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  1. #1
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    WBDluver (05-05-2015)

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    Re: Fracking chemicals in Pa drinking water

    Quote Originally Posted by golden beetle View Post
    Fracking chemicals are in Pennsylvania's drinking water.

    http://mobile.nytimes.com/2015/05/05...referrer=&_r=0
    Do you read these articles?

    John
    Some circumstantial evidence is very strong, as when you find a trout in the milk.--Henry David Thoreau

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    Re: Fracking chemicals in Pa drinking water

    Quote Originally Posted by Future Fanatic View Post
    Do you read these articles?
    Yes. It appears that the chemicals are known carcinogens to rodents, and not necessarily people.

    So the lucky folks with fracking chemicals in their drinking water should be thankful, because they wont be needing the exterminator anymore...

    Right?


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    1 out of 1 members found this post helpful.

    Re: Fracking chemicals in Pa drinking water

    Let's not worry about our water:

    Susquehanna River Fish Has Cancer - US News


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    golden beetle (05-05-2015)

  8. #5
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    Re: Fracking chemicals in Pa drinking water

    Quote Originally Posted by golden beetle View Post
    Yes. It appears that the chemicals are known carcinogens to rodents, and not necessarily people.

    So the lucky folks with fracking chemicals in their drinking water should be thankful, because they wont be needing the exterminator anymore...

    Right?
    The chemical in question is found in many everyday products. The FDA(that Federal level club) allows it for use as a food additive. But put that aside. Although it was found in parts per trillion, well below any health risk, it shouldn't be there.

    How did it get there? Was it the well documented spill that occurred? Was it in the drilling mud? Was it part of the fracking mix? Was it from some other non gas extraction source(since this chemical is in a wide variety of products outside of the drilling field)? No one can tell you.

    Put THAT aside.

    The article states that it if it WAS from the gas extraction process, that wells are NOW constructed differently than what was done in that area at that time. They are NOW cased well below the thousand foot level that the wells in that area were at the time.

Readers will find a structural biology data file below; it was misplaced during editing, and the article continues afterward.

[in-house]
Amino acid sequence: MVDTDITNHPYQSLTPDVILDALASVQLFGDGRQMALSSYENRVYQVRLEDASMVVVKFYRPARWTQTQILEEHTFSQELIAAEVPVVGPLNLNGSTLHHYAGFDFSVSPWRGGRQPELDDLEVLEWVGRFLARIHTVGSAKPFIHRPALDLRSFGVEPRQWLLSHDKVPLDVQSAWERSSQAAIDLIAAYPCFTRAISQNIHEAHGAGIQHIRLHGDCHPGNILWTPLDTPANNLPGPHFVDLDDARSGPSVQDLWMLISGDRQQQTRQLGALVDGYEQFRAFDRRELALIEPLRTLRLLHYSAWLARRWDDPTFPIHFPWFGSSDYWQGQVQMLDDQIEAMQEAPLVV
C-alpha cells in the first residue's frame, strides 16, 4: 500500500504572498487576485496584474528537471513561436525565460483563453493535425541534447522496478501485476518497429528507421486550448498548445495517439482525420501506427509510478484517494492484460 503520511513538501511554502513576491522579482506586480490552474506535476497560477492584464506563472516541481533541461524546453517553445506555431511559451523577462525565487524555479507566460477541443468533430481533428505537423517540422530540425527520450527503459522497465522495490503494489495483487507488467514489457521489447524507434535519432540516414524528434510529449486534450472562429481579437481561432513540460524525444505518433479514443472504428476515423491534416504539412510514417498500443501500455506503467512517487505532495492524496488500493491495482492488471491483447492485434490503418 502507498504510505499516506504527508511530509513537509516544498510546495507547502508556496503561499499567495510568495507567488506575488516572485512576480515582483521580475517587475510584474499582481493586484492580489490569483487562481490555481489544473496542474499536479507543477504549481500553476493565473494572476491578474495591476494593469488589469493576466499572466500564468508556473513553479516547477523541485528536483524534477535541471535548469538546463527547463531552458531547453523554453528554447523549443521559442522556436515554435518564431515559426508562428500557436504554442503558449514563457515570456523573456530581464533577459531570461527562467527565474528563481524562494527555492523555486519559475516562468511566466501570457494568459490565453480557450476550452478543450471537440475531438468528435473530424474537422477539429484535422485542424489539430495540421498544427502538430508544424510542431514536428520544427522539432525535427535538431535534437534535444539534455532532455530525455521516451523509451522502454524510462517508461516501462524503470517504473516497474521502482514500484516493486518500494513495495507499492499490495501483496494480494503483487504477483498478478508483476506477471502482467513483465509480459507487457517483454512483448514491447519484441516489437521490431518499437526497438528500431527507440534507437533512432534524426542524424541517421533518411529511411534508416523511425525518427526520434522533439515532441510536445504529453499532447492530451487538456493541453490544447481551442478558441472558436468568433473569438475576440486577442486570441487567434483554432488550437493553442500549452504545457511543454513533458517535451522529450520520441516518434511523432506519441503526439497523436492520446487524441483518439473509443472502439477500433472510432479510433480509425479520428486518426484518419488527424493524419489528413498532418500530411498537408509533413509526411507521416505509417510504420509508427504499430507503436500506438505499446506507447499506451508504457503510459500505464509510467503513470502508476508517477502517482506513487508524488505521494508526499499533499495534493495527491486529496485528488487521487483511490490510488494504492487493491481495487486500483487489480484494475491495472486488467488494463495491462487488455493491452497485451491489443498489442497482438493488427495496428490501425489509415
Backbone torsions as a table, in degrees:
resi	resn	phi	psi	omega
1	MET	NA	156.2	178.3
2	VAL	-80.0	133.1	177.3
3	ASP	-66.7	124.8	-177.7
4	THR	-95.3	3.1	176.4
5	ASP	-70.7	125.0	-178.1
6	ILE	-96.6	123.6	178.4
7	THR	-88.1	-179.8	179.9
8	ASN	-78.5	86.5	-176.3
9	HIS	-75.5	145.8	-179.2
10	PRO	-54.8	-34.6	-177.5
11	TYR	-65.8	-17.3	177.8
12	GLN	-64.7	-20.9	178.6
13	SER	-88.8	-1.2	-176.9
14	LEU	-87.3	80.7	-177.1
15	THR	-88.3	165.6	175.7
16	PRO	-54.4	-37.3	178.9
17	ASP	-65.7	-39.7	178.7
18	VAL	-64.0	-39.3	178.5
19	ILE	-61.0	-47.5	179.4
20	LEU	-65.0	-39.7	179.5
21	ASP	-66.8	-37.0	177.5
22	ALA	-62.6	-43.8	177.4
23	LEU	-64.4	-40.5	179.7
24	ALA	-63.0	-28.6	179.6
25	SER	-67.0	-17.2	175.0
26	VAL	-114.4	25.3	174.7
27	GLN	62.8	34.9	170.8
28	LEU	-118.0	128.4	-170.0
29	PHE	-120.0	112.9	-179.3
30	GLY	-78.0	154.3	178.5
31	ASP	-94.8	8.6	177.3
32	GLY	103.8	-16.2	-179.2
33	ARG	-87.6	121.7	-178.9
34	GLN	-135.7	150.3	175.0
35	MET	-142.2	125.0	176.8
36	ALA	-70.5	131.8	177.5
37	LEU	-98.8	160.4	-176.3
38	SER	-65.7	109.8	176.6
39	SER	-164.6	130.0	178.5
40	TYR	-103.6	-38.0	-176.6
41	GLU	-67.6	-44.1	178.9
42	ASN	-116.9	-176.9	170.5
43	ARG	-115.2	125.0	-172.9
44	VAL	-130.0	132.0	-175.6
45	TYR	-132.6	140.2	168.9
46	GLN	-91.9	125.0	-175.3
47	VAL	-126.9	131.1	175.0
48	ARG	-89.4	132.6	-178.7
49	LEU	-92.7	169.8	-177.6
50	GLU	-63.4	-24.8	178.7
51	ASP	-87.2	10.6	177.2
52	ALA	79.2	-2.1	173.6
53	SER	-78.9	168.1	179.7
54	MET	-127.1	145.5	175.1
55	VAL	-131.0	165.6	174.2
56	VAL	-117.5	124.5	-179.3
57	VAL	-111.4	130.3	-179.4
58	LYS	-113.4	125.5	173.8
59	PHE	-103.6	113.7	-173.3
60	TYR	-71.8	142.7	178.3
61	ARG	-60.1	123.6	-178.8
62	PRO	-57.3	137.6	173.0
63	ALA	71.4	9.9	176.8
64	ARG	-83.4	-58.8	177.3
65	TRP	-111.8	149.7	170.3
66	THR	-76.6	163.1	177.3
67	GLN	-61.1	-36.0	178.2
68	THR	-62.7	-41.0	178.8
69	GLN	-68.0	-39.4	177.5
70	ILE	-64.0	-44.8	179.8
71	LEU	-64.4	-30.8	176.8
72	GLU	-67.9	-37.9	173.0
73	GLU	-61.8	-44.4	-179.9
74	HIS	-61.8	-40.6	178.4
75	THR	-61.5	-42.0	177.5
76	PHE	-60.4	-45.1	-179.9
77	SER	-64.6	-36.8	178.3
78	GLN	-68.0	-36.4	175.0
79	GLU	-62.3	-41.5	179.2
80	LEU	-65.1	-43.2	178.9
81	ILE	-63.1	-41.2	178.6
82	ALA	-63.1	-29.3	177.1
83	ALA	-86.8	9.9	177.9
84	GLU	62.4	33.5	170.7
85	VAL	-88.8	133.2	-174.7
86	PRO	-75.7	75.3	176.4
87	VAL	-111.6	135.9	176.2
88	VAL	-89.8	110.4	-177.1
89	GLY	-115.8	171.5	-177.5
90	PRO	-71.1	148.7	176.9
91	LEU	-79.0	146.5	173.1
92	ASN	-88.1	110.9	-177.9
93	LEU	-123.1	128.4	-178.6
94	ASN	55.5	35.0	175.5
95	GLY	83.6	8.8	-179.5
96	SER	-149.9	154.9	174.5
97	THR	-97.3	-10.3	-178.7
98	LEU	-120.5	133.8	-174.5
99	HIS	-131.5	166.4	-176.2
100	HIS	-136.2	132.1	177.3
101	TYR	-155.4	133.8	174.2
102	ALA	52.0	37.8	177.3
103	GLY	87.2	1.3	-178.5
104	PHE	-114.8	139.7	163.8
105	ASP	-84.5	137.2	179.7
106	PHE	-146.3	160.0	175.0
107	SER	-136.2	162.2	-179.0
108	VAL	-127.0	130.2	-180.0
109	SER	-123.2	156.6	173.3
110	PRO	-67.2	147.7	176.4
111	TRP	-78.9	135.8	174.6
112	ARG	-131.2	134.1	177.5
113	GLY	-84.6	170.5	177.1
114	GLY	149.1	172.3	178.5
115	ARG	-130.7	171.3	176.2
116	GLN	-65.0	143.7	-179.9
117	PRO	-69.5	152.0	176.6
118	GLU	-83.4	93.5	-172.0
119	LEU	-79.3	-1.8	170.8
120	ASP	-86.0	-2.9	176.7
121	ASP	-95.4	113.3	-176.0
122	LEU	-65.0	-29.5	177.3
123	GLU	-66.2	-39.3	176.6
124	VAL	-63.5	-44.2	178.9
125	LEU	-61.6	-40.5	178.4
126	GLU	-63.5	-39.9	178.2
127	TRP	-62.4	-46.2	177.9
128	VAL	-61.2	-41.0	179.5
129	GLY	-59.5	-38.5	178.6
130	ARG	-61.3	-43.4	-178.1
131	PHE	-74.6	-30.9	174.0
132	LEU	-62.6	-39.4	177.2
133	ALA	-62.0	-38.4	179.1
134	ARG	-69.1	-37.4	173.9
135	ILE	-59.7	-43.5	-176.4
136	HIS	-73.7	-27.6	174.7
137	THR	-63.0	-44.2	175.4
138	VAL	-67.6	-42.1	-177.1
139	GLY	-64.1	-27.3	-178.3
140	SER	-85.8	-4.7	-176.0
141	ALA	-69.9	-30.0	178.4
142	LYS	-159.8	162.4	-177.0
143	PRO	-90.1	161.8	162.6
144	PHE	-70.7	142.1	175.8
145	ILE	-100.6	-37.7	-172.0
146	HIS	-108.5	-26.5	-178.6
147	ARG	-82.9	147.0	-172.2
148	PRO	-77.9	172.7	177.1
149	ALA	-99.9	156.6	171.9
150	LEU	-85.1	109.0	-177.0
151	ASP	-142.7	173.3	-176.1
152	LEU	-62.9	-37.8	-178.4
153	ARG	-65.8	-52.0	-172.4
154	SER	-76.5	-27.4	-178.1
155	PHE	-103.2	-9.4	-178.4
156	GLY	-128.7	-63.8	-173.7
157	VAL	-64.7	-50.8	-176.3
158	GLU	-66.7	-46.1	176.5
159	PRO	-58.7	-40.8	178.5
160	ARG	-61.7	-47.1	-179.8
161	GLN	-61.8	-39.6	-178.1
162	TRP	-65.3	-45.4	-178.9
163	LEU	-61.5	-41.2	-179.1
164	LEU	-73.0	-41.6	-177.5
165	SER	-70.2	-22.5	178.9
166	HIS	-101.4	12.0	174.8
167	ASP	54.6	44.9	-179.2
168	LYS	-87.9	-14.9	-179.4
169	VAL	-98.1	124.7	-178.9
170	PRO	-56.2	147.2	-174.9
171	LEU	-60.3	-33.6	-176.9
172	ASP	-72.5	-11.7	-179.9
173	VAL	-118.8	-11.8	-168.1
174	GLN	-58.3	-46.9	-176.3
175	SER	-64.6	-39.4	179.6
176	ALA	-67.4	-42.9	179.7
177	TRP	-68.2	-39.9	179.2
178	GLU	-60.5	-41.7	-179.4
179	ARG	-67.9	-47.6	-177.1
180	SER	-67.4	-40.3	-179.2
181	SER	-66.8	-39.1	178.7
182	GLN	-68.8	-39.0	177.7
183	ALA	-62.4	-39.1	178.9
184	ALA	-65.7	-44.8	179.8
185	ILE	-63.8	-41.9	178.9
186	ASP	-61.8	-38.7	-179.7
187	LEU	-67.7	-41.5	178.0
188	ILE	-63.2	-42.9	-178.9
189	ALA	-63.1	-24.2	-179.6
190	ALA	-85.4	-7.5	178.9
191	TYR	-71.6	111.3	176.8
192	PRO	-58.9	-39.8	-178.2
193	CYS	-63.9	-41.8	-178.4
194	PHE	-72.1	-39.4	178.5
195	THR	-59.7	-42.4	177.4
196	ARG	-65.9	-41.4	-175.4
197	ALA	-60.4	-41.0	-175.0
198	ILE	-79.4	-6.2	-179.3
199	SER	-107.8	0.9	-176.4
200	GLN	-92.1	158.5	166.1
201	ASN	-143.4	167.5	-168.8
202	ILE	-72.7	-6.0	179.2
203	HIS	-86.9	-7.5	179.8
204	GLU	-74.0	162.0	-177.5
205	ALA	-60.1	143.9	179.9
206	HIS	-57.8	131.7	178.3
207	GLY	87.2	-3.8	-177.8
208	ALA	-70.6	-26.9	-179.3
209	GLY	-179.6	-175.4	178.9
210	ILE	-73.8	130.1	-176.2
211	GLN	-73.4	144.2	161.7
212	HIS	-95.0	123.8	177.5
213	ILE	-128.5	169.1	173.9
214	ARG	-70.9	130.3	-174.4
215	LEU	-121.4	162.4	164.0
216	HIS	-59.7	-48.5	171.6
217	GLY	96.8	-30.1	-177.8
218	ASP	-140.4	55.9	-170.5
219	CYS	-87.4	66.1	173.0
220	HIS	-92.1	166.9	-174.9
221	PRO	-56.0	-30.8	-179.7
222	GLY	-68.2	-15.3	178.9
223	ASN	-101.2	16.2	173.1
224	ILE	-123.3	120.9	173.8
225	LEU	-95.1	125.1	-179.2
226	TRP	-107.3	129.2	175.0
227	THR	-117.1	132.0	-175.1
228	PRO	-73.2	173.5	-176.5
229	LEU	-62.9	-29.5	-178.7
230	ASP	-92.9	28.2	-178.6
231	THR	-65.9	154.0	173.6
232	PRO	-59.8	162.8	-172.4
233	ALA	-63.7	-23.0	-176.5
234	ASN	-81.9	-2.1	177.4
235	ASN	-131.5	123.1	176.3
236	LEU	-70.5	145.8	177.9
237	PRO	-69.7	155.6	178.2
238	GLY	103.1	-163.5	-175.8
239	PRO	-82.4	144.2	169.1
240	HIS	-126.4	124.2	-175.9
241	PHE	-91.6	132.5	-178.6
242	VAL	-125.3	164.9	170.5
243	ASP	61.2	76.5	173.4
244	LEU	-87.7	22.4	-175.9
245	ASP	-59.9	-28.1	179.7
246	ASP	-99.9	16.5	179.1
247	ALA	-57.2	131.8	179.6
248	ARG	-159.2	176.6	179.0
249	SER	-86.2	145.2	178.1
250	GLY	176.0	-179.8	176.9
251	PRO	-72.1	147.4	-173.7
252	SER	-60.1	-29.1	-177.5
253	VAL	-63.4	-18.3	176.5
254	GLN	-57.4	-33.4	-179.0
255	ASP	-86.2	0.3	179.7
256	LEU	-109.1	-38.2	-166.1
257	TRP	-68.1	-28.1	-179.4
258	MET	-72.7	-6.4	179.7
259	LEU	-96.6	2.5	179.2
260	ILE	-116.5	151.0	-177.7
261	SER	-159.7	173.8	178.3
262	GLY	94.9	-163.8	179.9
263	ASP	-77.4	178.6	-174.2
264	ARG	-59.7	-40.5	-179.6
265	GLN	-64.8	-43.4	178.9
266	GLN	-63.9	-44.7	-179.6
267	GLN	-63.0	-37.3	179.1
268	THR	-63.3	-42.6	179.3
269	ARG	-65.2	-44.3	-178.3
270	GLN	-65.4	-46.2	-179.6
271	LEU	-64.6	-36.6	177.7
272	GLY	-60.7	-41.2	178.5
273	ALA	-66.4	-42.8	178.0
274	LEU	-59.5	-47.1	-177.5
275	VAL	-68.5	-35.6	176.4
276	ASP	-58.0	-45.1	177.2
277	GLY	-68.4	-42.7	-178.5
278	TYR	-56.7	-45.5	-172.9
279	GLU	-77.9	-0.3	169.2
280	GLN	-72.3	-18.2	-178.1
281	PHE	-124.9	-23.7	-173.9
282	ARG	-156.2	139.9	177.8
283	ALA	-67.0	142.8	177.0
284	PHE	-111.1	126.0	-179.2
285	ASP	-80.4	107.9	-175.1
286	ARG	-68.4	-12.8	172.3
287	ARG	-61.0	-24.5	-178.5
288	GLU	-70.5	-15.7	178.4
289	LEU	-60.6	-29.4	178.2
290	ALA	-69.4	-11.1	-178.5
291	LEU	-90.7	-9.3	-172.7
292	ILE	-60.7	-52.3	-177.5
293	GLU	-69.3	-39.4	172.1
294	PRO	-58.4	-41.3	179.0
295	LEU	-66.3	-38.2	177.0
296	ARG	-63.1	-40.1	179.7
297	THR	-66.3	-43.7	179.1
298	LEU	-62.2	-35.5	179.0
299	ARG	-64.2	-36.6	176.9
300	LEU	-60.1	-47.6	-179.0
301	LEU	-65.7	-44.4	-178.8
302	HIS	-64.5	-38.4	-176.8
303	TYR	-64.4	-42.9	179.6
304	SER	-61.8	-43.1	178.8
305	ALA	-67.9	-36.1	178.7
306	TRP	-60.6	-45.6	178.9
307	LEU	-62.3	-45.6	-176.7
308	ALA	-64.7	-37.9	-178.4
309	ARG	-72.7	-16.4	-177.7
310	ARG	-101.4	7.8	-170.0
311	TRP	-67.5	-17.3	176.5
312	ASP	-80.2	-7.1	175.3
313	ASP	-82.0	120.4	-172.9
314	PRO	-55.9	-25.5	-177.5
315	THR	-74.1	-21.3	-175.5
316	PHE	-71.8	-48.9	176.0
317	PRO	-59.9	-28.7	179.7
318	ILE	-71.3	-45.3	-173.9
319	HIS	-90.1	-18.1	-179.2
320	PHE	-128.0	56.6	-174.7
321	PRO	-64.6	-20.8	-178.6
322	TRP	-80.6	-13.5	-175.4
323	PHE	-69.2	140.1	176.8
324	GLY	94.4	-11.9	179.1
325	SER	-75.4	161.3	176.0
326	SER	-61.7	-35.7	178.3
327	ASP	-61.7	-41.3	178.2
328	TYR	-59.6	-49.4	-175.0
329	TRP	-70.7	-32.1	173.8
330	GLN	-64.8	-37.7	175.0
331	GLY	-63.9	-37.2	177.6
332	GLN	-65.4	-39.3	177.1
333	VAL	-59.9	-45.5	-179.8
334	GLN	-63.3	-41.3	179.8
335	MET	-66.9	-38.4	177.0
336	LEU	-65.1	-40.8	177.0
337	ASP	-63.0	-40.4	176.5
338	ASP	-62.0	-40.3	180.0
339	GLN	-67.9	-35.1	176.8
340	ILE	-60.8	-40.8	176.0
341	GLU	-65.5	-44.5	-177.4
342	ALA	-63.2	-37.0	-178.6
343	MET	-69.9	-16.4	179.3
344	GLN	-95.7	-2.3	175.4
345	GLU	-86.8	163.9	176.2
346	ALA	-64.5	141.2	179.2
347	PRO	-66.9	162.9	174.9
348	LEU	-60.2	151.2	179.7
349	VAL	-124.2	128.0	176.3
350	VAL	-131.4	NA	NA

They also pointed to the odd geology of certain areas of PA. and now they have a better understanding of potential vehicles for movements of fluids underground.

    So, according to the article, it seems no harm done, knowledge was gained to impact best practices, and they've ALREADY changed the way they do things to protect the environment(prior to even knowing about this chemical being in the water wells(that may or may not be from the gas extraction industry)).

    And what does the story of cancer in a smallmouth have to do with this?

    John
    Some circumstantial evidence is very strong, as when you find a trout in the milk.--Henry David Thoreau

  9. #6
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    Re: Fracking chemicals in Pa drinking water

    I think Tom ate that smallmouth and is now a little concerned

    Quote Originally Posted by Future Fanatic View Post
    The chemical in question is found in many everyday products. The FDA(that Federal level club) allows it for use as a food additive. But put that aside. Although it was found in parts per trillion, well below any health risk, it shouldn't be there.

    How did it get there? Was it the well documented spill that occurred? Was it in the drilling mud? Was it part of the fracking mix? Was it from some other non gas extraction source(since this chemical is in a wide variety of products outside of the drilling field)? No one can tell you.

    Put THAT aside.

    The article states that it if it WAS from the gas extraction process, that wells are NOW constructed differently than what was done in that area at that time. They are NOW cased well below the thousand foot level that the wells in that area were at the time.

    They also pointed to the odd geology of certain areas of PA. and now they have a better understanding of potential vehicles for movements of fluids underground.

    So, according to the article, it seems no harm done, knowledge was gained to impact best practices, and they've ALREADY changed the way they do things to protect the environment(prior to even knowing about this chemical being in the water wells(that may or may not be from the gas extraction industry)).

    And what does the story of cancer in a smallmouth have to do with this?


    "Angling is extremely time consuming. That's sort of the whole point." - Thomas McGuane

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